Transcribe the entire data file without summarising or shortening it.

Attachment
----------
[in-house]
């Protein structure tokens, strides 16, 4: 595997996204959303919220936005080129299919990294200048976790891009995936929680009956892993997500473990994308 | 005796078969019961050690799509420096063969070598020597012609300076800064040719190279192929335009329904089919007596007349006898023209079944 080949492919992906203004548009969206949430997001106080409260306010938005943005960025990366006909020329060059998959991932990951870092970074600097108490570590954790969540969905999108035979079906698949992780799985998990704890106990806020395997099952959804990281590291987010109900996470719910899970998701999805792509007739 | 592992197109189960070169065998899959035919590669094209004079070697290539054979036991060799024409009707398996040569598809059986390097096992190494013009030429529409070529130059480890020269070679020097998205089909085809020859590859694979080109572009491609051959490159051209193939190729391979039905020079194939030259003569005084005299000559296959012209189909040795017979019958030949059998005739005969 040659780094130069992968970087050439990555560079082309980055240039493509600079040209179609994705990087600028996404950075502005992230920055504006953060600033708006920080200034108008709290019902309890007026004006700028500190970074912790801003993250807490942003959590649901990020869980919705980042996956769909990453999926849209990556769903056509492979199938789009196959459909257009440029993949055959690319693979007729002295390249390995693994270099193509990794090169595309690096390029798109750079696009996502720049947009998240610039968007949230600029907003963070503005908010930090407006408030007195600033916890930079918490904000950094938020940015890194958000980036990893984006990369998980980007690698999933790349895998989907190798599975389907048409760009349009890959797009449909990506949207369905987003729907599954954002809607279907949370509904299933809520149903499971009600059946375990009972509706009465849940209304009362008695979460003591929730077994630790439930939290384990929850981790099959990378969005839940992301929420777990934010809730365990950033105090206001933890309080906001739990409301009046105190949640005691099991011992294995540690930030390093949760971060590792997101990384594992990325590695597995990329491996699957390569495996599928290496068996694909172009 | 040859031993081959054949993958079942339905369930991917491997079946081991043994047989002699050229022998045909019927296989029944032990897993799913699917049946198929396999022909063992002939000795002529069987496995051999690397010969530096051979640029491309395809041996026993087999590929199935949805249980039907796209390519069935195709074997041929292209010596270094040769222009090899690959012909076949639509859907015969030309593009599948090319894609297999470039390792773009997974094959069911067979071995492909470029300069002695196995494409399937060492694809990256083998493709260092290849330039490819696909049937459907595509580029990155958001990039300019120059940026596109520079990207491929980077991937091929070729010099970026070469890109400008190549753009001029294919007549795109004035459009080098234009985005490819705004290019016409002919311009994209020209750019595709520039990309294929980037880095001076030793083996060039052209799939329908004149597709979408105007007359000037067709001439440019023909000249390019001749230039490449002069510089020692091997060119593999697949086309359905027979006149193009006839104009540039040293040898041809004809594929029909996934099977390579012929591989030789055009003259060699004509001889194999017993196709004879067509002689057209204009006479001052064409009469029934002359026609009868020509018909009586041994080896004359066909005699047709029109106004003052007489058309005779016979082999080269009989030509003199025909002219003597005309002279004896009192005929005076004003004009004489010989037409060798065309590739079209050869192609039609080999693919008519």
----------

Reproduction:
[in-house]
């Protein structure tokens, strides 16, 4: 595997996204959303919220936005080129299919990294200048976790891009995936929680009956892993997500473990994308 | 005796078969019961050690799509420096063969070598020597012609300076800064040719190279192929335009329904089919007596007349006898023209079944 080949492919992906203004548009969206949430997001106080409260306010938005943005960025990366006909020329060059998959991932990951870092970074600097108490570590954790969540969905999108035979079906698949992780799985998990704890106990806020395997099952959804990281590291987010109900996470719910899970998701999805792509007739 | 592992197109189960070169065998899959035919590669094209004079070697290539054979036991060799024409009707398996040569598809059986390097096992190494013009030429529409070529130059480890020269070679020097998205089909085809020859590859694979080109572009491609051959490159051209193939190729391979039905020079194939030259003569005084005299000559296959012209189909040795017979019958030949059998005739005969 040659780094130069992968970087050439990555560079082309980055240039493509600079040209179609994705990087600028996404950075502005992230920055504006953060600033708006920080200034108008709290019902309890007026004006700028500190970074912790801003993250807490942003959590649901990020869980919705980042996956769909990453999926849209990556769903056509492979199938789009196959459909257009440029993949055959690319693979007729002295390249390995693994270099193509990794090169595309690096390029798109750079696009996502720049947009998240610039968007949230600029907003963070503005908010930090407006408030007195600033916890930079918490904000950094938020940015890194958000980036990893984006990369998980980007690698999933790349895998989907190798599975389907048409760009349009890959797009449909990506949207369905987003729907599954954002809607279907949370509904299933809520149903499971009600059946375990009972509706009465849940209304009362008695979460003591929730077994630790439930939290384990929850981790099959990378969005839940992301929420777990934010809730365990950033105090206001933890309080906001739990409301009046105190949640005691099991011992294995540690930030390093949760971060590792997101990384594992990325590695597995990329491996699957390569495996599928290496068996694909172009 | 040859031993081959054949993958079942339905369930991917491997079946081991043994047989002699050229022998045909019927296989029944032990897993799913699917049946198929396999022909063992002939000795002529069987496995051999690397010969530096051979640029491309395809041996026993087999590929199935949805249980039907796209390519069935195709074997041929292209010596270094040769222009090899690959012909076949639509859907015969030309593009599948090319894609297999470039390792773009997974094959069911067979071995492909470029300069002695196995494409399937060492694809990256083998493709260092290849330039490819696909049937459907595509580029990155958001990039300019120059940026596109520079990207491929980077991937091929070729010099970026070469890109400008190549753009001029294919007549795109004035459009080098234009985005490819705004290019016409002919311009994209020209750019595709520039990309294929980037880095001076030793083996060039052209799939329908004149597709979408105007007359000037067709001439440019023909000249390019001749230039490449002069510089020692091997060119593999697949086309359905027979006149193009006839104009540039040293040898041809004809594929029909996934099977390579012929591989030789055009003259060699004509001889194999017993196709004879067509002689057209204009006479001052064409009469029934002359026609009868020509018909009586041994080896004359066909005699047709029109106004003052007489058309005779016979082999080269009989030509003199025909002219003597005309002279004896009192005929005076004003004009004489010989037409060798065309590739079209050869192609039609080999693919008519």